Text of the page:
A sign that people are beginning to warm up to PM

By Zubaidah Abu Bakar (NST)

PAS' narrow win and severely-reduced majority in yesterday's by-election in Manik Urai signal one thing — that it is losing its grip in a state it has been governing for the past 19 years.

That, and the fact that Umno has made significant inroads in Kelantan.

Sure, voters like Che Jalal Muda, who has been casting his vote in Sungai Peria in the past three elections, could not help Barisan Nasional candidate Tuan Aziz Tuan Mat win.

But his vote counted in drastically reducing the majority obtained by Pas — the incumbent. Its candidate, Mohd Fauzi Abdullah, won by only 65 votes.

In the general election last year, the late Ismail Yaacob of Pas defeated BN's Zulkifli Omar with a 1,352 vote-majority.

In a democratic electoral system, a win is still a win, no matter how small the margin is.

Umno will have to live with that until the next election.

But, Pas cannot pretend that it is a victory that it can be proud of. Manik Urai was considered a Pas stronghold for more than two decades.

Pas can no longer thump its chest now that it has lost five of the nine polling stations.

It does seem like the frequent appearance of Pas spiritual leader Datuk Nik Abdul Aziz Nik Mat, who has been menteri besar from 1990, in the constituency, appears to no longer have an overwhelming impact as before.

For Umno, it is a defeat. But by any measure, it is a moral victory.

It is a positive signal, given that the BN has lost all past by-elections in the peninsula since the coalition's dismal performance — its worst — in the 2008 general election.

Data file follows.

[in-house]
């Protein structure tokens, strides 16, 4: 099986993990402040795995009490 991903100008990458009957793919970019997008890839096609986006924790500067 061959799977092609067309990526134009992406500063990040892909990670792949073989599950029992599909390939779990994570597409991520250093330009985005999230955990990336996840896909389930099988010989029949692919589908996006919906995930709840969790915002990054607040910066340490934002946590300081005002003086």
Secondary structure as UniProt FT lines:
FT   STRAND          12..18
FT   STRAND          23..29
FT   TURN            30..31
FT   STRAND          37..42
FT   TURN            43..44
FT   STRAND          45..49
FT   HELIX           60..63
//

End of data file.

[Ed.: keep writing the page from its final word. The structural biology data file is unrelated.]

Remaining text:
One thing is certain: Umno must have done something right to be able to reduce the majority in the Pas fortress.

The BN surpassed Pas in youth votes by 61 votes. Still, it is not a clear sign that young Malays are returning to Umno's fold.

Umno's hard work has clearly paid off.

Credit has to be given to Kelantan Umno chief Datuk Mustapa Mohamed who traversed several hundreds of kilometres of the small constituency after the seat fell vacant following Ismail's death.

The decision by the Umno headquarters to have a central command centre, where activities were monitored, could have greatly contributed to Umno's performance.

Another factor is the exceptionally very high voter turnout — 87.33 per cent, with a total of 10,736 of the 12,293 eligible voters casting their votes.

Pas has now to examine the outcome. Its leaders need to seek answers as the narrow win came as a complete surprise.

Pas was banking on its outstation voters but their contribution failed even to maintain last election's majority.

This, despite a hundred more of its supporters returning to vote compared with the 1,200 voters in 2008.

Dr Sivamurugan Pandian, of Universiti Sains Malaysia, thinks the young voters who returned to vote could be the factor that caused a reduction in support for Pas.

"They might want to see change and could also be fed up with the conflicts in Pas," he says.

The fact that Pas claimed it won by a 2,000 majority an hour before polling ended just showed how confident the party was.

"Its a combination of many factors; the major thing is that Nik Aziz is no longer the decisive factor in Kelantan," says Professor Mohammed Mustaffa Ishak of Universiti Utara Malaysia.

He feels that Deputy Prime Minister Tan Sri Muhyiddin Yassin, Mustapa and Umno information chief Ahmad Maslan deserve a pat on the back.

Professor James Chin, of Monash University Malaysia, says voters are annoyed with the infighting in Pas.

"Some wanted the bridge that they had been waiting since the 1980s," he remarked.

To say Umno's failure to wrest the seat from Pas is a rejection of Datuk Seri Najib Razak is flawed.

It's more a sign that people are beginning to warm up to the prime minister.

Umno's ability to regain support in a Pas stronghold may have probably found the prime minister his winning formula in future elections.

Its just a beginning of a much bigger battle — to win the hearts and minds of the urban and more sophisticated voters.